I worked as a writer for DC Comics in the early 1990s as co-creator/scripter for three different series and individual issues of various titles, then was a scripter for Image Comics for several months before heading off to graduate school. It was a great experience. Still very proud of much of what my collaborators and I produced, a lot of which is sampled here.
My first big break was Hammerlocke, an ambitious science-fiction/adventure mini-epic plotted, planned and published as a nine-issue “mini-series” co-created by me and Keith S. “Kez” Wilson, with art by Kez and Chris Sprouse.
This was followed by Scarlett, another stand-alone series. It was planned as an ongoing, though it ran for only fourteen issues. I co-created this one with Kez again, and artist Jim Fern, and book featured art by Fern and Gray Morrow.
The story was built around Bly Pharis, a high-school cheerleader turned vampire hunter. “Excuse me?!” you say? Yes, yes, yes! I know that sounds familiar. <sigh>
The Buffy the Vampire Slayer movie, scripted by Joss Whedon, was released just before our first issue came out. None of us had ever heard of Whedon or Buffy when we were conceiving Scarlett. What can I say except, “Great minds . . . “? Anyway, by the time Whedon revived the Buffster as a TV show some years later, Scarlett was long gone from the comic book racks. Despite my reluctance to embrace Ms. Summers and the Scooby gang, I soon became a huge fan and have followed Whedon’s career closely ever since. (Browncoats Forever!) Should Joss ever come upon this page, I want him to know that I am available as script consultant on the next Avengers movie, the SHIELD television show . . . just whatever, dude. You owe me.
As a supplement to the first issue of Scarlett, Kez, Fern and I did one-shot issue of Batman: Legends of the Dark Knight (#41) with a vampire theme. You’ll find more about that on the Other Projects page, along with some info on my lone issue of Dr. Fate, my two-part Deathstroke the Terminator guest writer gig, and some other stuff.
Then, with much input from our editors Bill Kaplan and Jim Spivey, Bill Marimon and I created Damage, my first contribution to the DC Universe continuity. (To the non-comic book reader out there, the “DC Universe” or “DCU” is best explained as the “reality” in which Superman, Batman, Wonder Woman and all their compatriots, nemeses, fellow-travelers, and supporting casts exist).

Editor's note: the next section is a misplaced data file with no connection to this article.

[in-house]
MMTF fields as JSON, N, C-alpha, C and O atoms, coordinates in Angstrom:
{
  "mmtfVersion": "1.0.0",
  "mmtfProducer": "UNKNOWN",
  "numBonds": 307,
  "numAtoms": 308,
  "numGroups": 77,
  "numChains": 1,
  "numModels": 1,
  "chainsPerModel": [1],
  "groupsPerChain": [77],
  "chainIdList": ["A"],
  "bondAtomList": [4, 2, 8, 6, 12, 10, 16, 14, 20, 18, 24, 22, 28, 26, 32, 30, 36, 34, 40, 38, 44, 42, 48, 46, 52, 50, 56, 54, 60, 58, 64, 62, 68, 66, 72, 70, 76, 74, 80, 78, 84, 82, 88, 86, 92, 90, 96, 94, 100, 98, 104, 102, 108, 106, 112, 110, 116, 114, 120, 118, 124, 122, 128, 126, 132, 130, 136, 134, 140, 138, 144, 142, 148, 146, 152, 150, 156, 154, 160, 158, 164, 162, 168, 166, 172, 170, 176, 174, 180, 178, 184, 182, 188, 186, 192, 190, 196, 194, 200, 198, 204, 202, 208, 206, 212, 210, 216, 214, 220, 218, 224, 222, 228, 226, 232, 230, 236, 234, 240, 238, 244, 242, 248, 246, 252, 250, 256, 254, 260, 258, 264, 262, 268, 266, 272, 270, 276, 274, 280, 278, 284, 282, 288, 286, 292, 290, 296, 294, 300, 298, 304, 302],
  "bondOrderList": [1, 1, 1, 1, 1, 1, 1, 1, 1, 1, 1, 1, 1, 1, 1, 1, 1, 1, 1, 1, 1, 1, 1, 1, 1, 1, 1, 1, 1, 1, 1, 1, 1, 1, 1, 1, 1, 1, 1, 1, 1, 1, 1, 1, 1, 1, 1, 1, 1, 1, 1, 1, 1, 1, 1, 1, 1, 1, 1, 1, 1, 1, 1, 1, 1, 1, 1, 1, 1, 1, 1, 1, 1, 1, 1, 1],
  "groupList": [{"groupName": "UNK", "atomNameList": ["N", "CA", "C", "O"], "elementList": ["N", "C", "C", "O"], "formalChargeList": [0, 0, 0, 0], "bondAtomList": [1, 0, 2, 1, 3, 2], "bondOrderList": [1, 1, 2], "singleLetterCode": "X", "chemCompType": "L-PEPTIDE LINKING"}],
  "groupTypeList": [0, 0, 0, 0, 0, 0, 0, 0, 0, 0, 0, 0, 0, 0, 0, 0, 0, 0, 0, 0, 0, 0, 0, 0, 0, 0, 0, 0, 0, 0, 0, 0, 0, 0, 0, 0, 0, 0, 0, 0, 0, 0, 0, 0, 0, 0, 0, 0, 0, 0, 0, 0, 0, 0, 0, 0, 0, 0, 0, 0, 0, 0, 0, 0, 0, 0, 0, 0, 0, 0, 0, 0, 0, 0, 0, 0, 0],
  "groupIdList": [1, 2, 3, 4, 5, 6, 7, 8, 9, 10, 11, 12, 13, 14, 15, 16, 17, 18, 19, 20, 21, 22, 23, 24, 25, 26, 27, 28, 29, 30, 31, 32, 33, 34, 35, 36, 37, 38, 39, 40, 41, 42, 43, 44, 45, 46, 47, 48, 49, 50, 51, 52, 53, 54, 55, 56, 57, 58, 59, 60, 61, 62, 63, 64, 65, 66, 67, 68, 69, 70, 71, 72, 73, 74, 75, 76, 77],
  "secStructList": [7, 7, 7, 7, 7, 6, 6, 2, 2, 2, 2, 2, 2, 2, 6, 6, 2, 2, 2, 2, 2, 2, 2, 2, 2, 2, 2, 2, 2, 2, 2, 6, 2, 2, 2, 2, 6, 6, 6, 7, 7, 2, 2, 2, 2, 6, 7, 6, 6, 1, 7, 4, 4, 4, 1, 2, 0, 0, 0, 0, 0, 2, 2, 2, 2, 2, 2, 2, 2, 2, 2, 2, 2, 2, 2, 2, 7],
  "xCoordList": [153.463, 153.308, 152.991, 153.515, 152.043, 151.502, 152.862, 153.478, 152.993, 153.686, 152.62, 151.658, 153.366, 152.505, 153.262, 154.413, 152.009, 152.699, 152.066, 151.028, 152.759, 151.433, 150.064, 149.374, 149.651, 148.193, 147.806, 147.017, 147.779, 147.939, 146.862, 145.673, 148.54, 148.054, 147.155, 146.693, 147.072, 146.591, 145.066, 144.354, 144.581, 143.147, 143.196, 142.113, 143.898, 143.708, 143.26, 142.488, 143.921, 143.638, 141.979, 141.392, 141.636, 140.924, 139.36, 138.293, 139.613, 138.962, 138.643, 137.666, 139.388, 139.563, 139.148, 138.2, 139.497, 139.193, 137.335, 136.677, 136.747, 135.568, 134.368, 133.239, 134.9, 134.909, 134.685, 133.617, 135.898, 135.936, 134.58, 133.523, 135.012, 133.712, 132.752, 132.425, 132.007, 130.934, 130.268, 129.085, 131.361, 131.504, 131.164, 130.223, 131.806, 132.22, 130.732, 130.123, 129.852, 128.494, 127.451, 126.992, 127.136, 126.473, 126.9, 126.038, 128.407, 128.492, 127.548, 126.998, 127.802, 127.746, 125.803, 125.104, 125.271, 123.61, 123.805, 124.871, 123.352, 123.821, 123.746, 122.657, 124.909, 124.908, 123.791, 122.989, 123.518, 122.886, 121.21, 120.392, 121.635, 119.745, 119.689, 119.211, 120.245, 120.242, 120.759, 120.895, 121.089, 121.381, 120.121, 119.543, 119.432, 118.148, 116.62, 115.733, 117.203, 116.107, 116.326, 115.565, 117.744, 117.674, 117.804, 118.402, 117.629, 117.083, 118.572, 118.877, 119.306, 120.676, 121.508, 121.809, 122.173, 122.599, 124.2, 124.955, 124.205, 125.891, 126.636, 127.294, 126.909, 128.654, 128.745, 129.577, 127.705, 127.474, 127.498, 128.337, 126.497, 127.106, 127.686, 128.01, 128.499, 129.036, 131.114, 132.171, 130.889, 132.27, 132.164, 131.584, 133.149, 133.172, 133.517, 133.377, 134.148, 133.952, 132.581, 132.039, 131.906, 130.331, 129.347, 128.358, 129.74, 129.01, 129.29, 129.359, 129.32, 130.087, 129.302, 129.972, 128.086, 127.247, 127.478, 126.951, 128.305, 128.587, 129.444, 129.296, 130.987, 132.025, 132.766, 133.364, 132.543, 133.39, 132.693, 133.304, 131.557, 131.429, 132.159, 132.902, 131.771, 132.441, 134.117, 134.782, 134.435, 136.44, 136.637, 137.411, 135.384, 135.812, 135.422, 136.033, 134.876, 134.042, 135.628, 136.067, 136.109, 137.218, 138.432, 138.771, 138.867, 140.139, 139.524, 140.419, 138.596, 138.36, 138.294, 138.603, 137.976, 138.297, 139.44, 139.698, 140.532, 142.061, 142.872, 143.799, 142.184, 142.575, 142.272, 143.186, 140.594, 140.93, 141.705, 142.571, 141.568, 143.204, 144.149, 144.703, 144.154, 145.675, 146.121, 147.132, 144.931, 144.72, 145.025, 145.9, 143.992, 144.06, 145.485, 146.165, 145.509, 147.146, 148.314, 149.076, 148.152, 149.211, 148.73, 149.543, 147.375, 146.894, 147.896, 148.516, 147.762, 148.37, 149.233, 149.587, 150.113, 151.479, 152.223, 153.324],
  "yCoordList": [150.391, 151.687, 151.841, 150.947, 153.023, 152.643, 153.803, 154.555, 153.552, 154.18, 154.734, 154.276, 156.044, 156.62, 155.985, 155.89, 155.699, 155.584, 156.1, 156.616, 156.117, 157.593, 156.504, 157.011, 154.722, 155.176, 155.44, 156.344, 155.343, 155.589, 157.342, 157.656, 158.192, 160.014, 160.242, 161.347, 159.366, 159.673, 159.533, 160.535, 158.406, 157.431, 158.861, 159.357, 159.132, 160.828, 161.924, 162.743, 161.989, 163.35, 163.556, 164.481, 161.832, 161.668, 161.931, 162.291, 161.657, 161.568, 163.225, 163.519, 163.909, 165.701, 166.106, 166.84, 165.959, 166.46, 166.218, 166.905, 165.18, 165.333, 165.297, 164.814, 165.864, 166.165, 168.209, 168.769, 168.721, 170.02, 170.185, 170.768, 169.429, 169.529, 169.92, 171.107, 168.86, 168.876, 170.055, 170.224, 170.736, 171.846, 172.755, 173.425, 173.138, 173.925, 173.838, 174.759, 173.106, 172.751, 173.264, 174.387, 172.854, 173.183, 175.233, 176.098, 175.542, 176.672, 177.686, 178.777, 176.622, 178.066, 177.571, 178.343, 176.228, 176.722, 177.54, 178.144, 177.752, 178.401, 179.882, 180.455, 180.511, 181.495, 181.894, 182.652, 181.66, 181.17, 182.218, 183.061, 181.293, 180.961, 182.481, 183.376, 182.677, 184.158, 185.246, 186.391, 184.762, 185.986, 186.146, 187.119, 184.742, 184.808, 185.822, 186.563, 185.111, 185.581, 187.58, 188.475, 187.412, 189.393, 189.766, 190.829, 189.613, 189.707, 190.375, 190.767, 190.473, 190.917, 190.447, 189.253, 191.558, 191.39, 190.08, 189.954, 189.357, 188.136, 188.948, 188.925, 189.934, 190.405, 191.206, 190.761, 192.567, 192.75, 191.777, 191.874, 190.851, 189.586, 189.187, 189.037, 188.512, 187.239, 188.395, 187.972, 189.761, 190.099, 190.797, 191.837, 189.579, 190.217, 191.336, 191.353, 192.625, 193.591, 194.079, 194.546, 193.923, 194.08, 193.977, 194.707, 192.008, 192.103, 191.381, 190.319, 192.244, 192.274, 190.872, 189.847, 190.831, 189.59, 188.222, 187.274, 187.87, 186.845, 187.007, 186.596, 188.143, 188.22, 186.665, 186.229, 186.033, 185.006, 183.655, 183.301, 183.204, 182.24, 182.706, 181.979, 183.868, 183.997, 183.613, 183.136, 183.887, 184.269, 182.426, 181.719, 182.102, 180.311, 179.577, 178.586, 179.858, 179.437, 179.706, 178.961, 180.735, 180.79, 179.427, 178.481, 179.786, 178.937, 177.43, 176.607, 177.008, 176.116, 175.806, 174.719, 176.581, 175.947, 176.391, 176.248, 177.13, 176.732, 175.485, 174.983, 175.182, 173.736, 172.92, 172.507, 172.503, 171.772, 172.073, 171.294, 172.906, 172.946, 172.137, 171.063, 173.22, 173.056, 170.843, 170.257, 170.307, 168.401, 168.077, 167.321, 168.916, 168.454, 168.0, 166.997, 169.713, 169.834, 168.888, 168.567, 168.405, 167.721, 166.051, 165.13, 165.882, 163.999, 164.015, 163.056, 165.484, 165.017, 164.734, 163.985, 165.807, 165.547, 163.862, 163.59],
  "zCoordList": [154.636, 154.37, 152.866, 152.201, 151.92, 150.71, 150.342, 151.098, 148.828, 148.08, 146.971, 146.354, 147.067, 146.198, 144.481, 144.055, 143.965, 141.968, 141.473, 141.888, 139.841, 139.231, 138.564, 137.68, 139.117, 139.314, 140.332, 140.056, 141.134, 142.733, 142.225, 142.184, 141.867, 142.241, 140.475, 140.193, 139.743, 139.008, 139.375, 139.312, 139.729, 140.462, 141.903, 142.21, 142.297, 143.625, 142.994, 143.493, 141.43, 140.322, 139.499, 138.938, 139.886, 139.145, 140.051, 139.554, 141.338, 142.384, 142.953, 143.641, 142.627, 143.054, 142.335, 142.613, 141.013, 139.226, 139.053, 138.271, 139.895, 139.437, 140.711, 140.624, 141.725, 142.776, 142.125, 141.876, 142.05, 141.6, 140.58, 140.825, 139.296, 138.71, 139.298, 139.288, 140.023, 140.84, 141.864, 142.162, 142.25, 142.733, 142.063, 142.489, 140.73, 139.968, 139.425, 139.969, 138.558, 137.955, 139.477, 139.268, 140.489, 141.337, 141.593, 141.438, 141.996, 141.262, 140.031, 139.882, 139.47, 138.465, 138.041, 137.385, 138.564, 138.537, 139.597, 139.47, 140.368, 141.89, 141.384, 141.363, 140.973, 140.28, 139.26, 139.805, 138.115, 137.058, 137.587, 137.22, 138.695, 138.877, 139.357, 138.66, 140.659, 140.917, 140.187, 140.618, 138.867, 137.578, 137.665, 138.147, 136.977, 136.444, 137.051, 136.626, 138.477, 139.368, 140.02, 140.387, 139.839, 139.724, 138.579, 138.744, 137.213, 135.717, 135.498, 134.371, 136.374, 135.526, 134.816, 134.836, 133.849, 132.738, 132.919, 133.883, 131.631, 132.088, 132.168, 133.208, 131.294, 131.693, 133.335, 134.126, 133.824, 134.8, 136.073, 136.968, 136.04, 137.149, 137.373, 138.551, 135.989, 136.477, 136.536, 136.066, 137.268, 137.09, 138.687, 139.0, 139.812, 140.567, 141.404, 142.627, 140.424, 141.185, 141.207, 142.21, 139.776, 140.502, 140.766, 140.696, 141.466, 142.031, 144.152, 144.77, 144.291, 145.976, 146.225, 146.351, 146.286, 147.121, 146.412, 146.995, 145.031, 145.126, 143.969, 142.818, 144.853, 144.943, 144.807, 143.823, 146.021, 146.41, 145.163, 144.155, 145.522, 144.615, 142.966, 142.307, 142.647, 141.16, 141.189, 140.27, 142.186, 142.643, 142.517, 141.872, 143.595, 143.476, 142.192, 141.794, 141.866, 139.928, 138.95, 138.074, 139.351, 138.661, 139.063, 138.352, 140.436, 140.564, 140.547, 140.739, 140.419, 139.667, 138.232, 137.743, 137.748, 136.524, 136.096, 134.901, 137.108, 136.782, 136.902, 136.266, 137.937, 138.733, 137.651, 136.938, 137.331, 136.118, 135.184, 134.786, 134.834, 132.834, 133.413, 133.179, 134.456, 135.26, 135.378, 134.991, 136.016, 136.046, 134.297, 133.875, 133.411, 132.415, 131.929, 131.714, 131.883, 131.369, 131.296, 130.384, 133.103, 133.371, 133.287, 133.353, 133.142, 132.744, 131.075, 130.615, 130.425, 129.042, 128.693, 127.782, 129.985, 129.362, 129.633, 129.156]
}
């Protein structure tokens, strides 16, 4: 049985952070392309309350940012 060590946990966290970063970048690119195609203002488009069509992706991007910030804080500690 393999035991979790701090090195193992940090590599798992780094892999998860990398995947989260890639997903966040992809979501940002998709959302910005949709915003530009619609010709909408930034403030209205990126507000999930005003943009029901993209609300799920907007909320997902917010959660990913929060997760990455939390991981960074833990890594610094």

Damage was planned as an ongoing series, but the title only ran for 20 issues with art by Marimon, Tom McWeeney, Don Hillsman, and Jason Armstrong. It was a straight up superhero book, the twist being that Damage’s superpower was hard to control (thus the name) and it was suspected that his natural parents may, themselves, have been long-time players in the DCU pantheon of superbeings. The mystery of Damage’s origins sustained the series for a time, but ultimately, he was not able to break through in an extremely competitive marketplace. Apparently, the market has gotten even tougher since then, which might explain why I’m not writing comics anymore.
The links below include a couple of articles from what was then my local newspaper, reported at the time of the first publications of Hammerlocke and Damage, and links to pages referencing most of what I did back in the day.
As the original creators, the rights to Hammerlocke have reverted to Kez and me and, in the case of Scarlett, to me, Kez, and Jim Fern. There are ongoing conversations among us about reprinting, reviving or adapting some of the material. Keep watching the skies! Or, more likely, the Internet.
Orlando Sentinel, “Whatever Happened to . . . ” April 1994
Orlando Sentinel, “Writer Gets a Lock on Success,” September 1992